With rumours of an I-Pace SVR – and even a special limited-edition ‘Project’ car – gathering momentum, product planning boss Hanno Kirner conceded that teams within the firm had already worked through potential credentials for such cars.
“We have asked ourselves how you would ‘SVR’ an electric car,” said Kirner. “Yes, we can make it do 0-60mph in 1.8sec. It’s a good headline, but once you’ve done it once or twice, and lost your eyes in the back of their sockets, you might not want to do it again.”
Kirner highlighted the I-Pace’s 50/50 weight distribution and dynamic set-up in standard form as indications of what could be possible with the car. He also suggested that technical enhancements from current SVR vehicles could be applied in the same way to the I-Pace but also cautioned that an electric powertrain would need to be treated with respect.
“You also have to make sure you can’t go too fast,” he said. “I do worry that the instant torque and performance might be too much for untrained drivers. It may be that we have to impose some kind of restriction, so that the performance is limited until they have gone on a driving course or something.”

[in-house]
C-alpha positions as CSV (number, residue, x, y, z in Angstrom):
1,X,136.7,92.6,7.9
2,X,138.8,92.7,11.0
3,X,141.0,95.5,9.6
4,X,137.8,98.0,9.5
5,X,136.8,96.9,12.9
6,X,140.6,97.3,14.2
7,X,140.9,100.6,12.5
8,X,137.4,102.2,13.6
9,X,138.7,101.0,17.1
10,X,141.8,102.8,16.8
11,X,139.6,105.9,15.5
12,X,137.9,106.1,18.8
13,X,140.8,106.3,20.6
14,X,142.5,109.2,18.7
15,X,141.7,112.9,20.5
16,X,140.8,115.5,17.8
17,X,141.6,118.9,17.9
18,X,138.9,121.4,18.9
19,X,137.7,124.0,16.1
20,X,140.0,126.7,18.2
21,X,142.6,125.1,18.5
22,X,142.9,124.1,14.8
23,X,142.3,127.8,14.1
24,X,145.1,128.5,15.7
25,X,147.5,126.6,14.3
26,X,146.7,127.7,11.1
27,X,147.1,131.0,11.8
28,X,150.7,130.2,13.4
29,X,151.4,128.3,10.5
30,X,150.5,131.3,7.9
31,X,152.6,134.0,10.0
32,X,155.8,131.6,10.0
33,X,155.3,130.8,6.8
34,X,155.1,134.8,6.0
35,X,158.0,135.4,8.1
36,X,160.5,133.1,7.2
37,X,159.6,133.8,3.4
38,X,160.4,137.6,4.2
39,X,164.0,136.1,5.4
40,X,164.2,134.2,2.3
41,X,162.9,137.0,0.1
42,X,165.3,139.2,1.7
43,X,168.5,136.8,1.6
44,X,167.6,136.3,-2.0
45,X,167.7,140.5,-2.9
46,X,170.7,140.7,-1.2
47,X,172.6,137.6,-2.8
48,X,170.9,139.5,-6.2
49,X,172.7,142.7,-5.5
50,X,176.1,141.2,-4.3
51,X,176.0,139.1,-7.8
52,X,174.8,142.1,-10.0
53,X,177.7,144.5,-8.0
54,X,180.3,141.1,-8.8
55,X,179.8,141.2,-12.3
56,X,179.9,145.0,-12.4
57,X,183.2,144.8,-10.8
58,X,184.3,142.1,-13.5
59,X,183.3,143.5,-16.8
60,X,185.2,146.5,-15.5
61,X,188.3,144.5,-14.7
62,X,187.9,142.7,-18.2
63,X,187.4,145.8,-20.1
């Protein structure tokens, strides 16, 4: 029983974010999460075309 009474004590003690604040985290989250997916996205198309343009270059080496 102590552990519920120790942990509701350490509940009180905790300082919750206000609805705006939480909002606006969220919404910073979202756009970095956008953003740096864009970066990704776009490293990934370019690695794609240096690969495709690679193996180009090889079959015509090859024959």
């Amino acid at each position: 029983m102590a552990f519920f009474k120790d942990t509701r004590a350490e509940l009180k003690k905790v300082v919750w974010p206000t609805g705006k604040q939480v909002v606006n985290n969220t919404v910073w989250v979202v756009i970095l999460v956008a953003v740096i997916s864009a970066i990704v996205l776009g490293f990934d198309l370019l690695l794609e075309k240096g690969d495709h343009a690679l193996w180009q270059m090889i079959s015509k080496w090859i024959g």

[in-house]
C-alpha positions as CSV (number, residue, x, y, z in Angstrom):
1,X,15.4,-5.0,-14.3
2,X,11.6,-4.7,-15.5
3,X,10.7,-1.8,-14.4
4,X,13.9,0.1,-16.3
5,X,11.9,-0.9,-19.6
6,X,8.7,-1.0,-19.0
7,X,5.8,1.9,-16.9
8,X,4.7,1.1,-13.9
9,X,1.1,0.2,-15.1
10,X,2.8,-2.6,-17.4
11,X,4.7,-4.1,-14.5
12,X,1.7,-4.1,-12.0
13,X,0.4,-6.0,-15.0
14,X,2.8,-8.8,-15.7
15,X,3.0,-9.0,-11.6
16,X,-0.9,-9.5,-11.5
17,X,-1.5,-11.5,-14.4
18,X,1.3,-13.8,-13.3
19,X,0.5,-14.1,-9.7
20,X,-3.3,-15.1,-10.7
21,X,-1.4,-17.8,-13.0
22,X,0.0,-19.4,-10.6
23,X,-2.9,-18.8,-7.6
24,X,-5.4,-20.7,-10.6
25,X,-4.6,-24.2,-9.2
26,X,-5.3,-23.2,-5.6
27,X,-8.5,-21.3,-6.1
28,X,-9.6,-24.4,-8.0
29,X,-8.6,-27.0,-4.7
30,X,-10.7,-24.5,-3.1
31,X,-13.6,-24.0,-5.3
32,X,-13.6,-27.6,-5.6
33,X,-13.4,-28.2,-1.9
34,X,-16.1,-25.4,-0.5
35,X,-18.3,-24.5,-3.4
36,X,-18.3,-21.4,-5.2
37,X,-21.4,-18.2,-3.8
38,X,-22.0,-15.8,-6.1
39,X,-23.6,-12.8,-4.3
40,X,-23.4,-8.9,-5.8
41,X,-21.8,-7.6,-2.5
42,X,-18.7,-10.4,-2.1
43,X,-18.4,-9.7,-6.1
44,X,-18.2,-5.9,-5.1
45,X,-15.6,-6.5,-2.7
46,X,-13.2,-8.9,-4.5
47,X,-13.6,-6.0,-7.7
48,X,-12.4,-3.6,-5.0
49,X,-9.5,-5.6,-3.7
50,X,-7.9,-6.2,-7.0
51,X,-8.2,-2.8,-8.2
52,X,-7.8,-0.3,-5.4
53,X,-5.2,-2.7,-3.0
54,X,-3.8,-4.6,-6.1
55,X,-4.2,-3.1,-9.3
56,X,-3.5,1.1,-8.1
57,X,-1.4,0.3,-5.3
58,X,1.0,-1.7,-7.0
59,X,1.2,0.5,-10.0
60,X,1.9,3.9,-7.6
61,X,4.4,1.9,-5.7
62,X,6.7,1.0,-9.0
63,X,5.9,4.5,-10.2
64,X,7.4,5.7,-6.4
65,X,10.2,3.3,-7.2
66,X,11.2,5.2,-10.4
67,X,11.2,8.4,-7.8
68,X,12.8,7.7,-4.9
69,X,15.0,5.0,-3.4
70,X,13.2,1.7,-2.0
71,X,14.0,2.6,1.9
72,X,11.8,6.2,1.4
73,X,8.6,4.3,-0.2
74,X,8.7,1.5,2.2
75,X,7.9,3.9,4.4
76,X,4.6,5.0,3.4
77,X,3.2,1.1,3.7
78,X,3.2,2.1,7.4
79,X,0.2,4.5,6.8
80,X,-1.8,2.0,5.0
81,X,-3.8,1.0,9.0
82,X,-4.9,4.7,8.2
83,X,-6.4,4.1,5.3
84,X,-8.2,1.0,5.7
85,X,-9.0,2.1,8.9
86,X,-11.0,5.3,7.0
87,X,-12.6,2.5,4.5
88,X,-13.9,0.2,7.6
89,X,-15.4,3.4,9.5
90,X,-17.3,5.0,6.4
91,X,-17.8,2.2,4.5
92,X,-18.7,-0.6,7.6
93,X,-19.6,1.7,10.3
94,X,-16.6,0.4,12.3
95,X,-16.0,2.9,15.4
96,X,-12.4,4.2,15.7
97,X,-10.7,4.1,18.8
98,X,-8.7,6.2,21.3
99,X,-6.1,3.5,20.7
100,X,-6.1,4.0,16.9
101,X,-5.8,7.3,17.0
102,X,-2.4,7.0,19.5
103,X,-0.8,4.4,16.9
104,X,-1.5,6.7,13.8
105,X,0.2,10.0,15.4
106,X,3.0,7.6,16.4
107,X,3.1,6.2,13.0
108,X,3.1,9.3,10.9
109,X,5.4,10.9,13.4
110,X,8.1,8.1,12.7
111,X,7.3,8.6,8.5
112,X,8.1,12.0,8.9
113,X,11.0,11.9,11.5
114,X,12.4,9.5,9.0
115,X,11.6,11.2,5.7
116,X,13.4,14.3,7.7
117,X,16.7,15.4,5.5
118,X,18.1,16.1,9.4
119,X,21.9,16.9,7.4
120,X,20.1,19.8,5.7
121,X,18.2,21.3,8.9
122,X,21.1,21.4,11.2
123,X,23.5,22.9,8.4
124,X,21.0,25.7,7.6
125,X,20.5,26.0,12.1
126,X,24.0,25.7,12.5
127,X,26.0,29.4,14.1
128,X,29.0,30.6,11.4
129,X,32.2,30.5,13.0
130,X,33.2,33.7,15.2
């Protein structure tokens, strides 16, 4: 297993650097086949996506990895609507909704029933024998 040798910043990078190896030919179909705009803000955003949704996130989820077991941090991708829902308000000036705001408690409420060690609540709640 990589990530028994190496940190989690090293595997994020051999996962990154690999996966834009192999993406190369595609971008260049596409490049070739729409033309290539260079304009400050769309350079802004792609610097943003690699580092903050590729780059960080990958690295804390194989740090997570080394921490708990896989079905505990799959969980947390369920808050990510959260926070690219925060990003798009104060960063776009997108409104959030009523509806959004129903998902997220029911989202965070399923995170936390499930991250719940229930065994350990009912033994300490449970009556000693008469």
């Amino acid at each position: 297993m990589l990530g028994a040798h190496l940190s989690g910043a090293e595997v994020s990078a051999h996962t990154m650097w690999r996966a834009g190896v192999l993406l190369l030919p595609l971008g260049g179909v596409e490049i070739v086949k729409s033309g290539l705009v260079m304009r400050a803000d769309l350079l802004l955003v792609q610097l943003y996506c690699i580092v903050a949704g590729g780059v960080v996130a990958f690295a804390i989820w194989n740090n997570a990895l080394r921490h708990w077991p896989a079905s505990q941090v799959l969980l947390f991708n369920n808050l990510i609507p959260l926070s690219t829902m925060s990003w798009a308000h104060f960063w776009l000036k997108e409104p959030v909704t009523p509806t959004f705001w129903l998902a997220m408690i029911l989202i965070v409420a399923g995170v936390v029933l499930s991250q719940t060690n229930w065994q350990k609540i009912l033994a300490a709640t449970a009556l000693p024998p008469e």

Kirner stopped short of confirming a high-performance I-Pace, stressing instead that the car had the capability to be developed as an SVR (performance), SVX (off-road) or SVA (luxury) vehicle if the company chose to do so. “There is probably more than one route we could take,”he said. “But there is definitely space for a performance electric car or cars.”
An SVR version of the I-Pace is thought to be most likely initially as it ties in with the one-make I-Pace eTrophy racing series that will launch later this year. An SVA version is set to follow once the reborn Jaguar XJ is established as the manufacturer’s halo model.
Jaguar also faces a fight to maintain its electric SUV leadership among established car makers, having beaten Audi (and its E-tron), BMW and Mercedes to market with the I-Pace.